The rampant information harvesting of social networking sites and the omnipresence of mobile devices is sending many people on a quest to regain their sense of privacy, a task which is proving to be increasingly difficult. With facial recognition software threatening to put the days of public anonymity behind us, expect privacy-conscious consumers to go to extended lengths to obscure their identity, hoping to regain the ability to “hide in plain sight.”
The first steps to avoid public-facing facial recognition screenings will likely be inspired, innovative and decidedly low-tech. They will require a skillful blending of camouflage and theatrics. One example is Adam Harvey’s CV Dazzle, which takes its name from a camouflage technique used to make WWI warships difficult to detect. Using relatively mundane hair and makeup techniques, like taping asymmetrical shapes around the user’s eyes, CV Dazzle has succeeded at making the user’s face unrecognizable to current facial recognition programs. For the more audacious, look to companies like Illamasqua to lead the charge toward dramatic, transformative styles of makeup and dress—designed to bring out your “alter ego” and obscure your identity.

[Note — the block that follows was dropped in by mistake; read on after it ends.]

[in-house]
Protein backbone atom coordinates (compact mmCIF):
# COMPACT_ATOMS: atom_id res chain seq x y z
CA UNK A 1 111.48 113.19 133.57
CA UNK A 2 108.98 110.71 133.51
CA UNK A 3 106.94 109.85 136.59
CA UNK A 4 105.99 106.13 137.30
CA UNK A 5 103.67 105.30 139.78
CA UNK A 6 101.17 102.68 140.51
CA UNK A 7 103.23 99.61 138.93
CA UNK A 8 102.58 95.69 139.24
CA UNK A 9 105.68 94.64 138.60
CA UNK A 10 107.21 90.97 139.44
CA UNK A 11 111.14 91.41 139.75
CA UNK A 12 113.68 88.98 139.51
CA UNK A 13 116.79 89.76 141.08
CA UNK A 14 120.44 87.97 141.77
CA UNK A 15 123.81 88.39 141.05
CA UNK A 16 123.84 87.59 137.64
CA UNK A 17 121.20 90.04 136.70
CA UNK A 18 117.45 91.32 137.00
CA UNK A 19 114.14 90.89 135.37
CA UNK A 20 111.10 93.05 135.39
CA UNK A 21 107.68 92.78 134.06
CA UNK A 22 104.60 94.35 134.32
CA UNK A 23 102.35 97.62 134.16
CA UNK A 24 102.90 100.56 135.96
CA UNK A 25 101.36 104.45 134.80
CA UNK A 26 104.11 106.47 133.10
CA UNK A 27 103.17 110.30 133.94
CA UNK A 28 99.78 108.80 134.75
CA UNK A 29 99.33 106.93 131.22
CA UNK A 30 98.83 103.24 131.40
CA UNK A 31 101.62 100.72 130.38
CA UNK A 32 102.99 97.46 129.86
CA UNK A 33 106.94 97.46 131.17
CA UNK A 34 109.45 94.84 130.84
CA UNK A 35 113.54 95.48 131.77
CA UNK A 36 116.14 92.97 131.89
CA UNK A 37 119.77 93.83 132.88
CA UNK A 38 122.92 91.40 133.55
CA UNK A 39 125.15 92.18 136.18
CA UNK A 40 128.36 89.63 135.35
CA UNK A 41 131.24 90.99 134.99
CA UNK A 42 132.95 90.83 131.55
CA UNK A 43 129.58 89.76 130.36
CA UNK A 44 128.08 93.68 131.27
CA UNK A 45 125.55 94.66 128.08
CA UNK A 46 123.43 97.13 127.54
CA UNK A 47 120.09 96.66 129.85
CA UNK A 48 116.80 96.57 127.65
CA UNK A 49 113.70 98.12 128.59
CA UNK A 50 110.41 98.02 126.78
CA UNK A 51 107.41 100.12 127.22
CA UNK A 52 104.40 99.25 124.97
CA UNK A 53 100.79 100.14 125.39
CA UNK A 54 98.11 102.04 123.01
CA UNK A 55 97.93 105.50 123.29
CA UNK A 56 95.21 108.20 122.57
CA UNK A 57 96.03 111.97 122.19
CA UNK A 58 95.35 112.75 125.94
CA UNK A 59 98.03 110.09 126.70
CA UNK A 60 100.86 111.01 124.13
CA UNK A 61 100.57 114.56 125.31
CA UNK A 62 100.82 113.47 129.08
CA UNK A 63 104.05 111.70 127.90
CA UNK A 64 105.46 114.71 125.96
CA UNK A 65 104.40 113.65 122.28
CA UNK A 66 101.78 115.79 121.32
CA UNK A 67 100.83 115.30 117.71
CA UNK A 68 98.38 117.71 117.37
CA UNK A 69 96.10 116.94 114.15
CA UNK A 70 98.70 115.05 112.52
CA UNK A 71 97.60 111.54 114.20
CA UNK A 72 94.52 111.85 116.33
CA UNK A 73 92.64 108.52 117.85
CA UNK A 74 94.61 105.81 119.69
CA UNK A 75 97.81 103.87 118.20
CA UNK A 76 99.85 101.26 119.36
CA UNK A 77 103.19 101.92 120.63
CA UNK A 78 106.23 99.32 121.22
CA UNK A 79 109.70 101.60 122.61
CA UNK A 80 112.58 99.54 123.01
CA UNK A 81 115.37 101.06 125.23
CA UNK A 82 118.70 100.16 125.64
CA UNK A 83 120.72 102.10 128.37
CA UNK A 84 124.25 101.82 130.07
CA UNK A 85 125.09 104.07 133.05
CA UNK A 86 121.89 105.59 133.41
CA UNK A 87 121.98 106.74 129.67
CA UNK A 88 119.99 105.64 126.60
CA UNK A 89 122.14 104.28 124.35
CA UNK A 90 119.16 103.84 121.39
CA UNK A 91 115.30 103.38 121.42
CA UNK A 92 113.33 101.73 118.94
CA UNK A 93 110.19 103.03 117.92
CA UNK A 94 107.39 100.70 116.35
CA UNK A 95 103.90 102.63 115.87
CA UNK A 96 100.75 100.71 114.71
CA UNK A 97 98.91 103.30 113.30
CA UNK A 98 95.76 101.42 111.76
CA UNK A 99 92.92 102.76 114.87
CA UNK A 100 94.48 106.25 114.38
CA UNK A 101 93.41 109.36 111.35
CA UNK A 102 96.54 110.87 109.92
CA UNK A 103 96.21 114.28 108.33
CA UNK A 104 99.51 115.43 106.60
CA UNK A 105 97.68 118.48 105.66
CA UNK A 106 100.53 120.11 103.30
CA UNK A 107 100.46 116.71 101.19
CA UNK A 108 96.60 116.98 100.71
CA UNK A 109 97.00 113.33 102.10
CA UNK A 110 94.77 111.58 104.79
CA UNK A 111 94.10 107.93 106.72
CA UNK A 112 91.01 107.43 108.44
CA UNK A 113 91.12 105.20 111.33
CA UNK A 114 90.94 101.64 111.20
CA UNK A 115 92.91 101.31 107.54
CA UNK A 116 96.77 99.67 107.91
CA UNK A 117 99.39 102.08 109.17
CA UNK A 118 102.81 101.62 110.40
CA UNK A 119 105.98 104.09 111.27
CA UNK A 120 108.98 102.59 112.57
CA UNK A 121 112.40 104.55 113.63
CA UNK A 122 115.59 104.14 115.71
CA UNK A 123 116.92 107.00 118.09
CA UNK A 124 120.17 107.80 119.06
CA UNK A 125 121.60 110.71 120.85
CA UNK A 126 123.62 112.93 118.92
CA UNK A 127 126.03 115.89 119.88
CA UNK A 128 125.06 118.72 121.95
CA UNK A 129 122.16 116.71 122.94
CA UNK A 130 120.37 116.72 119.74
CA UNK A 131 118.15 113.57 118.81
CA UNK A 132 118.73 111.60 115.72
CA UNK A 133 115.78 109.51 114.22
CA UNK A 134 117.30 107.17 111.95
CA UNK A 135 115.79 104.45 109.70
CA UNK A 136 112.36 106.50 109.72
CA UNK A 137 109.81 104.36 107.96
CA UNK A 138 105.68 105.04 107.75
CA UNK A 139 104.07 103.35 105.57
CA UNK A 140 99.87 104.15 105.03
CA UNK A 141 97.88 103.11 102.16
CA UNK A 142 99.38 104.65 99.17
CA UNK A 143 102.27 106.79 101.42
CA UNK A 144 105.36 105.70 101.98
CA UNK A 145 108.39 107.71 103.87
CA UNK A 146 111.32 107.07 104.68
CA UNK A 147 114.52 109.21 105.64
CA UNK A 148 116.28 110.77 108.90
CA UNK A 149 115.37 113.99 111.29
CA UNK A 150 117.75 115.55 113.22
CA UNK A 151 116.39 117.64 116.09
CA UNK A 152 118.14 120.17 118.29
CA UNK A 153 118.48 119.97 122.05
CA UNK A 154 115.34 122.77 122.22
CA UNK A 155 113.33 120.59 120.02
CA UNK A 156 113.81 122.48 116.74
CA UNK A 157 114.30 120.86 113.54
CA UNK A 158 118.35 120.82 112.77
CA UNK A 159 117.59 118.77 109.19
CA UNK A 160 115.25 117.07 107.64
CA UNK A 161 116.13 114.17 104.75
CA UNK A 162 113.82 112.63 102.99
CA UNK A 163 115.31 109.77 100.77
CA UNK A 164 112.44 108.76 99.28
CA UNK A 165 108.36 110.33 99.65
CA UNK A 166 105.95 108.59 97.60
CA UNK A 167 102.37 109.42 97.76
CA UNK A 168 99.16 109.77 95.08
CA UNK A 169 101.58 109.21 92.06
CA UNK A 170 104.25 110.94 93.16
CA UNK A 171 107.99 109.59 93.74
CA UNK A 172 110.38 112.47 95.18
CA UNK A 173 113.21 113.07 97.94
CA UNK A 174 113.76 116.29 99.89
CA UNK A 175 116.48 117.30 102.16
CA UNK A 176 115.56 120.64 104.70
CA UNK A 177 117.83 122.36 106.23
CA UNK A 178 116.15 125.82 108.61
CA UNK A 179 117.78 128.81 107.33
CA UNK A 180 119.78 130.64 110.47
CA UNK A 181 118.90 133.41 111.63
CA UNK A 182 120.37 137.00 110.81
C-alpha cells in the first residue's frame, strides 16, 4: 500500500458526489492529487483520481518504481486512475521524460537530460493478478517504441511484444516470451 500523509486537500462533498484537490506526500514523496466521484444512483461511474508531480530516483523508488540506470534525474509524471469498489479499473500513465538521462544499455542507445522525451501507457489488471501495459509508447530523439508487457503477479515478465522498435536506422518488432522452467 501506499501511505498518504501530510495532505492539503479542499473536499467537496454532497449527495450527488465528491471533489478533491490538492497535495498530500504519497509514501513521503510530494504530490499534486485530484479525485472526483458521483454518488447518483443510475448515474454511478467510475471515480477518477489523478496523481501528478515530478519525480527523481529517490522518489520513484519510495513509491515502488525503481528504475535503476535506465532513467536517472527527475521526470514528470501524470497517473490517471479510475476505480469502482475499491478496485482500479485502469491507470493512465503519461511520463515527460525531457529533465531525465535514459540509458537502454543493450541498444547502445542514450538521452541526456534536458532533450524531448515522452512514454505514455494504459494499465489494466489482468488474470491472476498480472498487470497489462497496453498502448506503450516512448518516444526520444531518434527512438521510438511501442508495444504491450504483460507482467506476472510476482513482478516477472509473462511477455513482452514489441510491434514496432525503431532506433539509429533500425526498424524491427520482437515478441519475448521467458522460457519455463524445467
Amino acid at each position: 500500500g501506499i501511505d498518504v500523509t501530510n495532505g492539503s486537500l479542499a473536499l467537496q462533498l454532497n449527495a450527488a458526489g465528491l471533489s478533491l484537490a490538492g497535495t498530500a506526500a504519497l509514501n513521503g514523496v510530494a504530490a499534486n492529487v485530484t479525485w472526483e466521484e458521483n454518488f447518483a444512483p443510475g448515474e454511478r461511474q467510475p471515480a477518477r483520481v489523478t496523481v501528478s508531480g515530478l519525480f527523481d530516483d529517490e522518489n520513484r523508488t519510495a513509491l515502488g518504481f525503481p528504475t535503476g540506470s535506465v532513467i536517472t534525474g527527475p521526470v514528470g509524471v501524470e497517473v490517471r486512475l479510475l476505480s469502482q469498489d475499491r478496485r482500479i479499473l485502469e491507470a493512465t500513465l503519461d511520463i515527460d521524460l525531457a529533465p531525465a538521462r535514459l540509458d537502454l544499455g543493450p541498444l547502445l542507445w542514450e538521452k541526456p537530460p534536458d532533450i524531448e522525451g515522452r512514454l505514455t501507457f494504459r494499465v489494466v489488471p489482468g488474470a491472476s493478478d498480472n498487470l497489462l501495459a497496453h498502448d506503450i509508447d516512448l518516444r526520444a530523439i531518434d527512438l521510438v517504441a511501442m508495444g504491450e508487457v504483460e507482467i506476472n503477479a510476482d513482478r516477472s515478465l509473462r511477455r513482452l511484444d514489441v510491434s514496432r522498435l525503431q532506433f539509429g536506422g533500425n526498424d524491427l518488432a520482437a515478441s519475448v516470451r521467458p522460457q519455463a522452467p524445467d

Currently, researchers are developing thermal imaging cameras to serve as lie detectors, measuring relative heat changes in facial areas. In some cases these cameras can even track individual blood vessels—it isn’t a far stretch to expect facial recognition technology in the future that can see through makeup and hairstyle techniques. The next-gen solution may be in the form of virtual or hologram masks that can alter heat signatures as well.
There is also the question of how this technology will affect even the most basic social interactions. Two decades ago it wasn’t uncommon to know dozens of phone numbers by heart—but mobile technology has rendered that ability almost useless, and most of us only have a handful of phone numbers memorized. If mobile technology can remember our friends by their faces and recall all manner of information in that instant recognition, who’s to say what may happen if we begin to rely on technology to remember faces for us too.
Some users will embrace facial recognition technology for the avenues of mimicry it opens, while others will utilize that same technology to distance themselves from the pack. However, these advances will not be seen as a boon by all—and those fighting back may be the ones who look to the beauty industry for guidance the most. For more perspective on the impact of facial recognition on the beauty industry, check out my recent article “Adaptable Allure” in the March 2012 issue of GCI Magazine.